International Workshop on Spoken Language Translation (IWSLT) 2008
Honolulu, Hawaii, USA
Every year, the U.S. military expends significant amounts of money and manpower providing humanitarian aid and disaster response (HA/DR) assistance to the developing world. While interpreters are usually available for programs such as the Medical Civic Action Program (MEDCAP), there rarely are enough to provide the level of doctor-patient interaction those of us in the developed world have come to expect. This is just one example where machine translation, while not necessarily at a maturity level to supplant an interpreter, could facilitate more efficient and effective employment of a corps of interpreters. The greatest hurdle to development of less common language technologies, however, is economic. There is little to no commercial benefit to developing translation systems for the majority of the languages spoken in the developing world. Add to that the complexity and diversity of these languages and the hurdle becomes monumental. While the military has great interest (and funding) in developing some of these capabilities, it can benefit greatly from the full focus of the linguistic and technical communities to figure out how to best tackle the problem of linguistic diversity.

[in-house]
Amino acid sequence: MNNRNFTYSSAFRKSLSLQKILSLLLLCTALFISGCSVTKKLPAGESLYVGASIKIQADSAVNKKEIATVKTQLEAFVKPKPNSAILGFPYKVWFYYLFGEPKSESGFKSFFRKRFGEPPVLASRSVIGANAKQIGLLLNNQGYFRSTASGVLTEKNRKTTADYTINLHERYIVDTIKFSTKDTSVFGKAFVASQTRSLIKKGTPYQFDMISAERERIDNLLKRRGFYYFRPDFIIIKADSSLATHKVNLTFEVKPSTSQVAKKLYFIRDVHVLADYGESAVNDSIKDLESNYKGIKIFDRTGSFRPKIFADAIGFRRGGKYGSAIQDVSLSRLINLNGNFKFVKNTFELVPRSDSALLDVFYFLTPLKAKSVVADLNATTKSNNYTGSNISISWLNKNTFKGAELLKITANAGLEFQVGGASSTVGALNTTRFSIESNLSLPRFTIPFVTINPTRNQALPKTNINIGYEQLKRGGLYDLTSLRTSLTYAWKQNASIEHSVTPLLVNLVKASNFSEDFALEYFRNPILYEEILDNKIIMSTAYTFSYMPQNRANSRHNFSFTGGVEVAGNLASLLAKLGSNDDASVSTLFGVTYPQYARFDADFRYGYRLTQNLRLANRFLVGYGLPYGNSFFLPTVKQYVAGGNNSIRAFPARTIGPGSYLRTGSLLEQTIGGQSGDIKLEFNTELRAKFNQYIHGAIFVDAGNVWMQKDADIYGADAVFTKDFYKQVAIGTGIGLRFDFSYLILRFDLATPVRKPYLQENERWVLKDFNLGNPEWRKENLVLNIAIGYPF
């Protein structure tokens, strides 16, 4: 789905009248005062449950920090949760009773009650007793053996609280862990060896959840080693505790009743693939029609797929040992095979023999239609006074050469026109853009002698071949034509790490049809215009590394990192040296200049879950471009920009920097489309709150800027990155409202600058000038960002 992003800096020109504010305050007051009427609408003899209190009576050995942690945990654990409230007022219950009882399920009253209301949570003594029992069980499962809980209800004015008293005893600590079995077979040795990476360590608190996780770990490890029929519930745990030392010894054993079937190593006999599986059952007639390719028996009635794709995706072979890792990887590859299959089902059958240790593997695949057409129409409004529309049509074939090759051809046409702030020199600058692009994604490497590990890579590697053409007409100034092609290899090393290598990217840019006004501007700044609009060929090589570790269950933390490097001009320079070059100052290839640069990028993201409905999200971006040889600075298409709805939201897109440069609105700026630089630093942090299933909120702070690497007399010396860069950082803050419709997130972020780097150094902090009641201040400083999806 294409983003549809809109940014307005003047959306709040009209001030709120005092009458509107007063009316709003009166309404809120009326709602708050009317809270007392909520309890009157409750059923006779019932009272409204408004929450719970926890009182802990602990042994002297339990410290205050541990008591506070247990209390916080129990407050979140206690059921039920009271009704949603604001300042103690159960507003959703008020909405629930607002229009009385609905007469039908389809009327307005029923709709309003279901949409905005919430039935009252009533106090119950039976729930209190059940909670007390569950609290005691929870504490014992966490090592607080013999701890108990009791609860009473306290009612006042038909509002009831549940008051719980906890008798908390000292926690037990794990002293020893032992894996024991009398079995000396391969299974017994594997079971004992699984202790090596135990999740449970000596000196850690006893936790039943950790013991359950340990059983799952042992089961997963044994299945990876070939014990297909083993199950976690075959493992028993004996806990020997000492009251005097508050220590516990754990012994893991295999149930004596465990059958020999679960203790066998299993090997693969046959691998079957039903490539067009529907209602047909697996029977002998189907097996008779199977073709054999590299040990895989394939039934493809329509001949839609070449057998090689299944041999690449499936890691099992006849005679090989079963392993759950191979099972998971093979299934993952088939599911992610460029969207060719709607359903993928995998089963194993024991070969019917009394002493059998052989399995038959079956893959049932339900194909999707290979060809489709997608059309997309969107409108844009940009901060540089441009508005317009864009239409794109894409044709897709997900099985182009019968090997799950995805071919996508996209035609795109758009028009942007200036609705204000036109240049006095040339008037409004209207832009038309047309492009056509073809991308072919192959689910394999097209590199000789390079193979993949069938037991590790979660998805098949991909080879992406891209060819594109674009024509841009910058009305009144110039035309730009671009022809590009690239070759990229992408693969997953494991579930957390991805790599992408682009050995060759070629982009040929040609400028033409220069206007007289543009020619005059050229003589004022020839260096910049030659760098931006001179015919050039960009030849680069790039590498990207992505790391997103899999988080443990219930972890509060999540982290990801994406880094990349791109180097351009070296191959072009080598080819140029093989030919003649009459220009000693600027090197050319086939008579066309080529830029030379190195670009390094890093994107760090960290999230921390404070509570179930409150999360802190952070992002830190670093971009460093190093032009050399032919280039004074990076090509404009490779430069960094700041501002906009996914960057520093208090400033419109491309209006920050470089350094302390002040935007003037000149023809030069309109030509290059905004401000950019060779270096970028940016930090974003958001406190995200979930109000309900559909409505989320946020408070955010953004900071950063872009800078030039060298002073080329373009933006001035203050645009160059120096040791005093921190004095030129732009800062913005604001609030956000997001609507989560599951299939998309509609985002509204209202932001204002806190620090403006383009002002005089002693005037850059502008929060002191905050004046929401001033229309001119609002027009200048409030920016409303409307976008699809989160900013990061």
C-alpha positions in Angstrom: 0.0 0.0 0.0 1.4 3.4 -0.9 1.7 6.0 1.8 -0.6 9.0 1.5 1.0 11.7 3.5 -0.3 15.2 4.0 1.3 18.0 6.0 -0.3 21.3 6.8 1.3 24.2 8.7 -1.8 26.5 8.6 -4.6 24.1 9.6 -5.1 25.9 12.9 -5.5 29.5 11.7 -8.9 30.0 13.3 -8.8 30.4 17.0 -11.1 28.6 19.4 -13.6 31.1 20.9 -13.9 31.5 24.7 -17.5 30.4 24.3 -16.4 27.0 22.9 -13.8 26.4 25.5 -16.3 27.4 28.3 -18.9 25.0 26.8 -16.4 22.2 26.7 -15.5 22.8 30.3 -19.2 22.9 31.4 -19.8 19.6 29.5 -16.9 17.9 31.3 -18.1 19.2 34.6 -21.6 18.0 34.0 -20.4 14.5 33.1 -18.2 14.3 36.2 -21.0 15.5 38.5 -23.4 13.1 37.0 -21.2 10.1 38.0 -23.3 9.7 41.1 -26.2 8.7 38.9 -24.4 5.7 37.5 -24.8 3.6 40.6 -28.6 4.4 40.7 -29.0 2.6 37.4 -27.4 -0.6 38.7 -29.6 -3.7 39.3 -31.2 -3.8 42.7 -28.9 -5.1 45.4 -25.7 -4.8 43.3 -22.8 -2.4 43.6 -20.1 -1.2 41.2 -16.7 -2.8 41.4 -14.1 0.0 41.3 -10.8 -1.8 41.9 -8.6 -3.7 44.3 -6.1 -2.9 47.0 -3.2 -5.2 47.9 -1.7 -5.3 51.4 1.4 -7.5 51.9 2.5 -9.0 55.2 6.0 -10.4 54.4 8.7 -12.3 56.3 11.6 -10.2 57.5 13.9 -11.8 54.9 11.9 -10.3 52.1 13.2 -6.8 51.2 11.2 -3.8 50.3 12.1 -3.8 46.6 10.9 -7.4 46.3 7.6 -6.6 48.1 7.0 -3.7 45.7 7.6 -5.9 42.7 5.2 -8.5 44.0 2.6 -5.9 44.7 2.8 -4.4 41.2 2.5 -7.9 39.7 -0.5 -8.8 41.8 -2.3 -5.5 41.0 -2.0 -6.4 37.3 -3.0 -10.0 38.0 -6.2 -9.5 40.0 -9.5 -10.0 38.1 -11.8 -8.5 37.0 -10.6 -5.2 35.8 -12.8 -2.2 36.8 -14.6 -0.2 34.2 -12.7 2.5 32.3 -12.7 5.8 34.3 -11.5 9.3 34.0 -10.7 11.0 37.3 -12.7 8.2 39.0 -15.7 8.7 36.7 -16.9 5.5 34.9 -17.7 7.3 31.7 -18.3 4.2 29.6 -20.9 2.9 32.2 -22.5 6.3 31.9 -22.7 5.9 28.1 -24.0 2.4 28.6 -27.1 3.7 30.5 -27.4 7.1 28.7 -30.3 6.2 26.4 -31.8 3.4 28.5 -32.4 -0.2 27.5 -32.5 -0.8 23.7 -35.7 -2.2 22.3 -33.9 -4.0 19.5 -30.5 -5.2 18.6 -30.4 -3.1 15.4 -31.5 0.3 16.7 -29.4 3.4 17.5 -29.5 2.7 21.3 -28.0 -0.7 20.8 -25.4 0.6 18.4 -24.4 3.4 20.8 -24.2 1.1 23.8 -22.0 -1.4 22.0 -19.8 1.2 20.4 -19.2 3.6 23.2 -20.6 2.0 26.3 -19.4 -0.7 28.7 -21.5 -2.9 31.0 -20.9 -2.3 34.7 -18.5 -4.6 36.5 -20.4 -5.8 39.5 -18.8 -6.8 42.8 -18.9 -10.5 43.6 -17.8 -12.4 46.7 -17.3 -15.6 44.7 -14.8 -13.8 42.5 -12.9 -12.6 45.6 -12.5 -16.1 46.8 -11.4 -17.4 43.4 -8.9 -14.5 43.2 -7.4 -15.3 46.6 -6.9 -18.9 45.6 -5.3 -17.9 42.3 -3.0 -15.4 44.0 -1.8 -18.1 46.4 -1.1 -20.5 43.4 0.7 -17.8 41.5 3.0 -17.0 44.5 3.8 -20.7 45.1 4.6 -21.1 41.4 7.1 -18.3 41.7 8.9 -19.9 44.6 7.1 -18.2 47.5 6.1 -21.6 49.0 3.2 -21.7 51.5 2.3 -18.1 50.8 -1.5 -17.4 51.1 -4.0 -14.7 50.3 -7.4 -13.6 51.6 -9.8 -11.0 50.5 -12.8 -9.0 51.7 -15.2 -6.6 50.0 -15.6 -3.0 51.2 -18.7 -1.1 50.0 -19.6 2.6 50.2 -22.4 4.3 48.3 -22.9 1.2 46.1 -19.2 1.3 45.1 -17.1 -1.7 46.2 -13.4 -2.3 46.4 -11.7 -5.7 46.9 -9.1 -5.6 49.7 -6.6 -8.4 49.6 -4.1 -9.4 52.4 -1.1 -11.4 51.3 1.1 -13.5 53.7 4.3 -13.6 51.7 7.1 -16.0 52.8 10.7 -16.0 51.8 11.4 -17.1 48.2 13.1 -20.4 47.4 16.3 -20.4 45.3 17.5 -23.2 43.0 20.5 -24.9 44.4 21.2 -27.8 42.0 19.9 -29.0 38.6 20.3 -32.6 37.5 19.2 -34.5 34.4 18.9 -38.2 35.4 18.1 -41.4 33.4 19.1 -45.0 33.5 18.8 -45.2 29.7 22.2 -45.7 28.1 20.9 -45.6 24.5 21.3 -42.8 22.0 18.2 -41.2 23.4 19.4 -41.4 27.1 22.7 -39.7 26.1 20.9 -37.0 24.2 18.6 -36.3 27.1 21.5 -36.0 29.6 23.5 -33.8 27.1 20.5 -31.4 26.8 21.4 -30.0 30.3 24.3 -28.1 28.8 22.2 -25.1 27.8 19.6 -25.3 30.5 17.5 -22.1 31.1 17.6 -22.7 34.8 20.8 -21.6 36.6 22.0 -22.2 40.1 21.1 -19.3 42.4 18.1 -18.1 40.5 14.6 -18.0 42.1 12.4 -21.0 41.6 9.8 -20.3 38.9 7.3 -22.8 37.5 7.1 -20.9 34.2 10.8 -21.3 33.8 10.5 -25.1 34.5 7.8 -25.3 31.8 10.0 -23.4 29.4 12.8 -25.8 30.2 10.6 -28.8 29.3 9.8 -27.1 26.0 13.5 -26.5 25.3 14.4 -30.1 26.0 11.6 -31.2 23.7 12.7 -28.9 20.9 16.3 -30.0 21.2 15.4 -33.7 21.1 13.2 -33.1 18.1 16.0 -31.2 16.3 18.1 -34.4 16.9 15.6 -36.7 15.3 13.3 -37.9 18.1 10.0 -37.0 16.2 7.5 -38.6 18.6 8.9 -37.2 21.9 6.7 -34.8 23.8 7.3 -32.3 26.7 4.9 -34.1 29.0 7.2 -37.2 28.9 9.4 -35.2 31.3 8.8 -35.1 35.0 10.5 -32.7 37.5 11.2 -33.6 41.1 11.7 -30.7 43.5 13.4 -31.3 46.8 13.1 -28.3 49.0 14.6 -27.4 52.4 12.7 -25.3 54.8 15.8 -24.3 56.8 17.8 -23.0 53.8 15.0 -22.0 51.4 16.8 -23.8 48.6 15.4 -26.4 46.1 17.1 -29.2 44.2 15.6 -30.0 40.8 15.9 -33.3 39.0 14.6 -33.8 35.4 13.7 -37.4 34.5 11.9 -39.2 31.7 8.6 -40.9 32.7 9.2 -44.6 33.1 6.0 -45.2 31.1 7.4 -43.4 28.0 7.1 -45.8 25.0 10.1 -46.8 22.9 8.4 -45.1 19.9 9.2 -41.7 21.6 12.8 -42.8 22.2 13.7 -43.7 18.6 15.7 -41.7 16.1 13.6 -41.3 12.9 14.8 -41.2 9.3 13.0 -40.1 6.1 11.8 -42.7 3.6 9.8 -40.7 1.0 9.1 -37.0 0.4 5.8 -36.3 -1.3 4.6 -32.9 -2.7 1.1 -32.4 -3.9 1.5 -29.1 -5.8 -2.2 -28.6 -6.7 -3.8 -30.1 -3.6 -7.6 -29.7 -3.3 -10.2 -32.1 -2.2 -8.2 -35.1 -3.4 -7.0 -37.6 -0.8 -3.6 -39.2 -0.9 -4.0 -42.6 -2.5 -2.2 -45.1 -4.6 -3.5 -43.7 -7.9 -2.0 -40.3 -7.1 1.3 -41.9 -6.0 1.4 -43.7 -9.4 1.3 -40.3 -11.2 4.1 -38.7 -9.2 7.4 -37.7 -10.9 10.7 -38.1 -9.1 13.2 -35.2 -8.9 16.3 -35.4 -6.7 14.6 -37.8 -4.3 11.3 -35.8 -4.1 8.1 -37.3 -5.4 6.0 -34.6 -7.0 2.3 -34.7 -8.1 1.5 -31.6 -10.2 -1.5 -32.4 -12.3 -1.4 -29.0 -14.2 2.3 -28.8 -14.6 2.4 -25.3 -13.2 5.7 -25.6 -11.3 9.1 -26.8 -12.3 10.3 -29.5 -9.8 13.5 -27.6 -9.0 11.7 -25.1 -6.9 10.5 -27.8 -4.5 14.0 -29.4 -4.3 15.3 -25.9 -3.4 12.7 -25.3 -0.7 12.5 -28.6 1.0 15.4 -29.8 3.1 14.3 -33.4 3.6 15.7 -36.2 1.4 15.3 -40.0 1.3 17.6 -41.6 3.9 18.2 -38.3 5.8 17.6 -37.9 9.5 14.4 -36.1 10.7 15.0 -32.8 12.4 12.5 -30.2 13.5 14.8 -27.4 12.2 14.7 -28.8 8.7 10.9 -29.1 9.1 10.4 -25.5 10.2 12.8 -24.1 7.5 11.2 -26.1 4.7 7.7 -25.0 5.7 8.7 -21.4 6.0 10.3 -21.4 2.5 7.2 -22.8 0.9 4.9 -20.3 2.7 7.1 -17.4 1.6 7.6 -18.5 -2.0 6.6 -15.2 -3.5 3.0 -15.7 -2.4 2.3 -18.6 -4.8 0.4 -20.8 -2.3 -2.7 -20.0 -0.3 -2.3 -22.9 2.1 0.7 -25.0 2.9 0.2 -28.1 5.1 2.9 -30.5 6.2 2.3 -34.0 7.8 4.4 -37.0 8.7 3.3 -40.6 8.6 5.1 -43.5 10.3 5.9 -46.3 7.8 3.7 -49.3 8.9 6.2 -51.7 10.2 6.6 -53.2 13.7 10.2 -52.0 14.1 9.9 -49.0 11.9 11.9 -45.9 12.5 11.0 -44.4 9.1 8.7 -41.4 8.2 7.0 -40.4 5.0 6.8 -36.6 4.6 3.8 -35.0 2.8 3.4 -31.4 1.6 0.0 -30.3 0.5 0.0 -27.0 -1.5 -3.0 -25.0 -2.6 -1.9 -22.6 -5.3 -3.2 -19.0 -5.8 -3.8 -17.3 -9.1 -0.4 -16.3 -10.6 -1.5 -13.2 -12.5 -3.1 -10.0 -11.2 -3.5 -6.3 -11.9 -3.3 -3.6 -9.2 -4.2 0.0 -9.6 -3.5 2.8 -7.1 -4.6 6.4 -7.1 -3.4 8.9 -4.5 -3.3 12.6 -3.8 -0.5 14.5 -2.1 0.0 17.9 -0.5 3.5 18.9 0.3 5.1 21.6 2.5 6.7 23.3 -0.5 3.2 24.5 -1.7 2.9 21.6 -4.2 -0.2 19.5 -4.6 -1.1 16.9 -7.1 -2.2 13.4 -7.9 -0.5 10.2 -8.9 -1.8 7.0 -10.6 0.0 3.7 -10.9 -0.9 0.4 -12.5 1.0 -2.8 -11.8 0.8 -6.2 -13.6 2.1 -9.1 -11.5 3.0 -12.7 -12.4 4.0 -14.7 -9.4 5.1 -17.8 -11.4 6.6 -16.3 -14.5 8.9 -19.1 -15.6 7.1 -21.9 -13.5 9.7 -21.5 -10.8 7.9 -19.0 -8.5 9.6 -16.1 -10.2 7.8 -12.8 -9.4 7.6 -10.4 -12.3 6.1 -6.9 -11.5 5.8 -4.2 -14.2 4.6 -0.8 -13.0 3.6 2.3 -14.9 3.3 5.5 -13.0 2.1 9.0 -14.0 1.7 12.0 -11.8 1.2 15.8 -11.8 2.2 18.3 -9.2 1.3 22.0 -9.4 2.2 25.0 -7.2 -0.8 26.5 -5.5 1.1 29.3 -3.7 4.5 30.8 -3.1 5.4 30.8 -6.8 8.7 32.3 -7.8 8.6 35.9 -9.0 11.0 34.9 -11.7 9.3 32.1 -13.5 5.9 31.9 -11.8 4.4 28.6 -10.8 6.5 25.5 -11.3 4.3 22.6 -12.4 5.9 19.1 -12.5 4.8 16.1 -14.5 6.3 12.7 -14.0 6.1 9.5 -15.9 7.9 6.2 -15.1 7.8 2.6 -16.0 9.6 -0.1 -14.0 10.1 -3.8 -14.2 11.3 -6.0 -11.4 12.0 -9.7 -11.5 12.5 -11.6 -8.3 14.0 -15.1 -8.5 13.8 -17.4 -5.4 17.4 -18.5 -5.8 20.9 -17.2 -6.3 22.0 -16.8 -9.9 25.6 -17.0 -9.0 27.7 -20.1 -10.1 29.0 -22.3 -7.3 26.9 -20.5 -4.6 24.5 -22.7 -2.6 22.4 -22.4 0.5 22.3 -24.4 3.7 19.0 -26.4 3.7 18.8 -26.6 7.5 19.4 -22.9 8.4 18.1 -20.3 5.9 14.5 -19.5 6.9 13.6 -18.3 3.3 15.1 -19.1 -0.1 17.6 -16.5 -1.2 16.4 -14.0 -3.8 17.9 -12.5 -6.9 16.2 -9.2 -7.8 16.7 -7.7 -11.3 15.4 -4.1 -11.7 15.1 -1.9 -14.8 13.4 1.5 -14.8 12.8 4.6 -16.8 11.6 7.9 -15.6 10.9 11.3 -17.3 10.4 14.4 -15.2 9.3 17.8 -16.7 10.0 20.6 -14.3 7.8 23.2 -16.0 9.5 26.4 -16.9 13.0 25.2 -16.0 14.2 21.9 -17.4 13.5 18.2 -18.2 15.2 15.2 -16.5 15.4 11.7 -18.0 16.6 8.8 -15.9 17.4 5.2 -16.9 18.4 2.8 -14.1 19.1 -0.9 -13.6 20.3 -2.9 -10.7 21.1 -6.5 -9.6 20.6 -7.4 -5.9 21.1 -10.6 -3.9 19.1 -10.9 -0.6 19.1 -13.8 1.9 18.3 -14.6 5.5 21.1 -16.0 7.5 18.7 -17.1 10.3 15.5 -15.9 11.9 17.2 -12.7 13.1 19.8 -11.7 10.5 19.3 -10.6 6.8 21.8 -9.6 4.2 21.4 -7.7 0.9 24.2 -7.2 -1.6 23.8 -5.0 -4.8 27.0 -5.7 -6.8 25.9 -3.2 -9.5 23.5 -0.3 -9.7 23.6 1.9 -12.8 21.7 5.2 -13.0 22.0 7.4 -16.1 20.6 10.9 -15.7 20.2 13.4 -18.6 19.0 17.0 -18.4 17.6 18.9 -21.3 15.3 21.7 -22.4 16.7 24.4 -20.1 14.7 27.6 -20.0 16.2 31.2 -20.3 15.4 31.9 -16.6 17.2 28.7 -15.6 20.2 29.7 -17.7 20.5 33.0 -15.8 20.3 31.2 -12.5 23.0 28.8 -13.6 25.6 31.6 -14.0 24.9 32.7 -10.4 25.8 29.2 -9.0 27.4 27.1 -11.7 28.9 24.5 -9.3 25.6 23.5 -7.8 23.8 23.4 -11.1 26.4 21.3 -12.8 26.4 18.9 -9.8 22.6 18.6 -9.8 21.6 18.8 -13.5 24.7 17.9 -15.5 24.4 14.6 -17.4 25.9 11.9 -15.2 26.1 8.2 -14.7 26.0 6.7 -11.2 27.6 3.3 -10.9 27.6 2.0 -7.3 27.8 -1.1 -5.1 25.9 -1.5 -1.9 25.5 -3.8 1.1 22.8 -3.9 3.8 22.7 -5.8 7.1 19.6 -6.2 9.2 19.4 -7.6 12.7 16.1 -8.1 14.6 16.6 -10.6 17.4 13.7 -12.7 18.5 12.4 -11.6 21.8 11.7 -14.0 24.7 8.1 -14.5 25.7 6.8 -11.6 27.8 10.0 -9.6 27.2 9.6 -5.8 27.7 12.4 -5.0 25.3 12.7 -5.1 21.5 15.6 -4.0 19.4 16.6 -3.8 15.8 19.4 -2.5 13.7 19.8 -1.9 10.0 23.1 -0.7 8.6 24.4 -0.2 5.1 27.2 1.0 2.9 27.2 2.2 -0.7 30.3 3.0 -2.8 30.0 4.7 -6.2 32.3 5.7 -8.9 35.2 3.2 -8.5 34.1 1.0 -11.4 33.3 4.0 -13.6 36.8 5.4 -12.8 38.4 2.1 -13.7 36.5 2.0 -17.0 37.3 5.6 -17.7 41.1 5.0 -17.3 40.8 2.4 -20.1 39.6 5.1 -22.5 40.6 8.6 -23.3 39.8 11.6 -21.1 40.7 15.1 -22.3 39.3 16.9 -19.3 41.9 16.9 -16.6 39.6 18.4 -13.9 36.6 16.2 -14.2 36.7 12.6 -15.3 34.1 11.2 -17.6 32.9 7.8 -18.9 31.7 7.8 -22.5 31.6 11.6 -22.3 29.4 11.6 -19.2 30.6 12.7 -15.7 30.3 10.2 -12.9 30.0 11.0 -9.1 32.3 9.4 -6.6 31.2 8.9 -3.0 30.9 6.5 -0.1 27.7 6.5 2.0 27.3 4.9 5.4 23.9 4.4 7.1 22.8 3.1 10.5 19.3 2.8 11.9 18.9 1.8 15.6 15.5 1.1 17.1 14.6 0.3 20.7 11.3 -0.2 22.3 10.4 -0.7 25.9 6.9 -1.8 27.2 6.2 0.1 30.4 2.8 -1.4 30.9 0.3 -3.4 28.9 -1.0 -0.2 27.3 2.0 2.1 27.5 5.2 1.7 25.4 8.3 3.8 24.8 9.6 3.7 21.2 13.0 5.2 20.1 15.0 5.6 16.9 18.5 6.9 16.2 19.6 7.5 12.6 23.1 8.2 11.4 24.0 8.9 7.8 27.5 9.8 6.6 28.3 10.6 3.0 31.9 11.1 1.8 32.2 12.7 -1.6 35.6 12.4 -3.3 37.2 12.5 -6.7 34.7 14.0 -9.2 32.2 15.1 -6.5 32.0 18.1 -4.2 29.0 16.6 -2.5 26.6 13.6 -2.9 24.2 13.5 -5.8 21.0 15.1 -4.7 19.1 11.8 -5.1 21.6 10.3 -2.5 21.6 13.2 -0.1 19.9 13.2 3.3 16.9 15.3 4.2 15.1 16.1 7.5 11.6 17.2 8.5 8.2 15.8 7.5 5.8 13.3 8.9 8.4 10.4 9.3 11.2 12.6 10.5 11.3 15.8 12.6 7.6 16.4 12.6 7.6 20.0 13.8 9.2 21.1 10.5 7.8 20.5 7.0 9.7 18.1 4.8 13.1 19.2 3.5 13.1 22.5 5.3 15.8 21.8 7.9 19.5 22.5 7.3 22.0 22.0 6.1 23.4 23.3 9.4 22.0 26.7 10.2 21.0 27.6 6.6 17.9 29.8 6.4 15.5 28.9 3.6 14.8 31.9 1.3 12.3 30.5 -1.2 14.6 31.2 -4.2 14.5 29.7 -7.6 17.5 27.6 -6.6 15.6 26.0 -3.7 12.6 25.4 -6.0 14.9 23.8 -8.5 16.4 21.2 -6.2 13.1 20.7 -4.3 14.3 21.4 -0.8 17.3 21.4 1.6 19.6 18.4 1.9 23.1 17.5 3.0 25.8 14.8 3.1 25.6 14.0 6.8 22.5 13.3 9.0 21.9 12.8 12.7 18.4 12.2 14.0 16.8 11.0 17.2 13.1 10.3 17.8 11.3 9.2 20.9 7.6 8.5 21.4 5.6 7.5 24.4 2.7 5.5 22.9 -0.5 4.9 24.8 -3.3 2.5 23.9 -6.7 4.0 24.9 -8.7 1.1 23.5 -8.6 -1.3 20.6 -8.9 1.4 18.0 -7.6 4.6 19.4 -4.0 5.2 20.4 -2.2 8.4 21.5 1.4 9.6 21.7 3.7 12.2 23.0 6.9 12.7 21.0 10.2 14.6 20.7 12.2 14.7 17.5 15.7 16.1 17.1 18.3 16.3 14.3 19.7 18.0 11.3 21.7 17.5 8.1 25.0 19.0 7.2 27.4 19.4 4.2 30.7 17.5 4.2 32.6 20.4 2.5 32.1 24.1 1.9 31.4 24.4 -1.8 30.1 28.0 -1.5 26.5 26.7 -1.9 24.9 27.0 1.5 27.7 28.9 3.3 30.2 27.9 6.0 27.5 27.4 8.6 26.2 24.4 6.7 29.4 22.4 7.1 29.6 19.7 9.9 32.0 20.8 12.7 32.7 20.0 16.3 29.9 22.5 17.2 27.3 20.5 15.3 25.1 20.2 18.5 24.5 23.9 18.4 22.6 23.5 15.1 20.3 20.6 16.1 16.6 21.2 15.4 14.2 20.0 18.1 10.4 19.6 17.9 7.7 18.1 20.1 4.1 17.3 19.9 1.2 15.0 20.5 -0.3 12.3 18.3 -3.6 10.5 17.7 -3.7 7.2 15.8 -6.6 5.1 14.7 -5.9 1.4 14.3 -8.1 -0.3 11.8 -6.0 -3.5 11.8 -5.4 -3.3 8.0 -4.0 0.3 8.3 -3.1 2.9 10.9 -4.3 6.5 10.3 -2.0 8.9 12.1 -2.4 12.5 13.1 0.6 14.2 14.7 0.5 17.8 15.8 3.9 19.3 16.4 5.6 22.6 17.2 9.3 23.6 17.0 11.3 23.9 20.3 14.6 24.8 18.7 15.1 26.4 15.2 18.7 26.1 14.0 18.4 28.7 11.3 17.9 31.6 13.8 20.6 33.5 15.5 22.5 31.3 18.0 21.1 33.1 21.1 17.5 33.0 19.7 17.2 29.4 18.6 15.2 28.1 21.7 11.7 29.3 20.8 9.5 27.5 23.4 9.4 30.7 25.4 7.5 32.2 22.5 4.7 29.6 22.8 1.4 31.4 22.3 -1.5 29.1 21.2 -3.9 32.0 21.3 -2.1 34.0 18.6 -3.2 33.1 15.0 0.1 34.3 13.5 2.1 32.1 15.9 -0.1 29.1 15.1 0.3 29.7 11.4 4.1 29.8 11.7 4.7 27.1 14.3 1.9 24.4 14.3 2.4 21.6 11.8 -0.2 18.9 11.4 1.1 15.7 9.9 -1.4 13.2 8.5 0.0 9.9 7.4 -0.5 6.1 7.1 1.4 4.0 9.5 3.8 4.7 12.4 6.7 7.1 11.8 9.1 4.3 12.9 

Scott Hourin has worked with machine translation for the U.S. military since 2003. As a U.S. Marine Corps Officer he facilitated some of the first operational assessments of machine translation technologies. After college at the University of Richmond, he began his career as an infantry Marine in 1994 then moved small mountains of men and materiel in the logistics field before re-joining the civilian world in 1998. After four and a half years as a civilian he was mobilized for Operation Iraqi Freedom in 2003 and spent two years on active duty. It was during this second period on active duty in the Marine Corps that he began working with machine translation, among other technologies, in his role in the Innovation Technology staff section at I Marine Expeditionary Force. After leaving active duty a second time 2005 he continues much of the same work in his current role as a Project Lead with the U.S. Marine Corps Forces, Pacific Experimentation Center.
Bibliographic reference. Hourin, Scott (2008): "Language technology in humanitarian aid and disaster response", In IWSLT-2008 (abstract).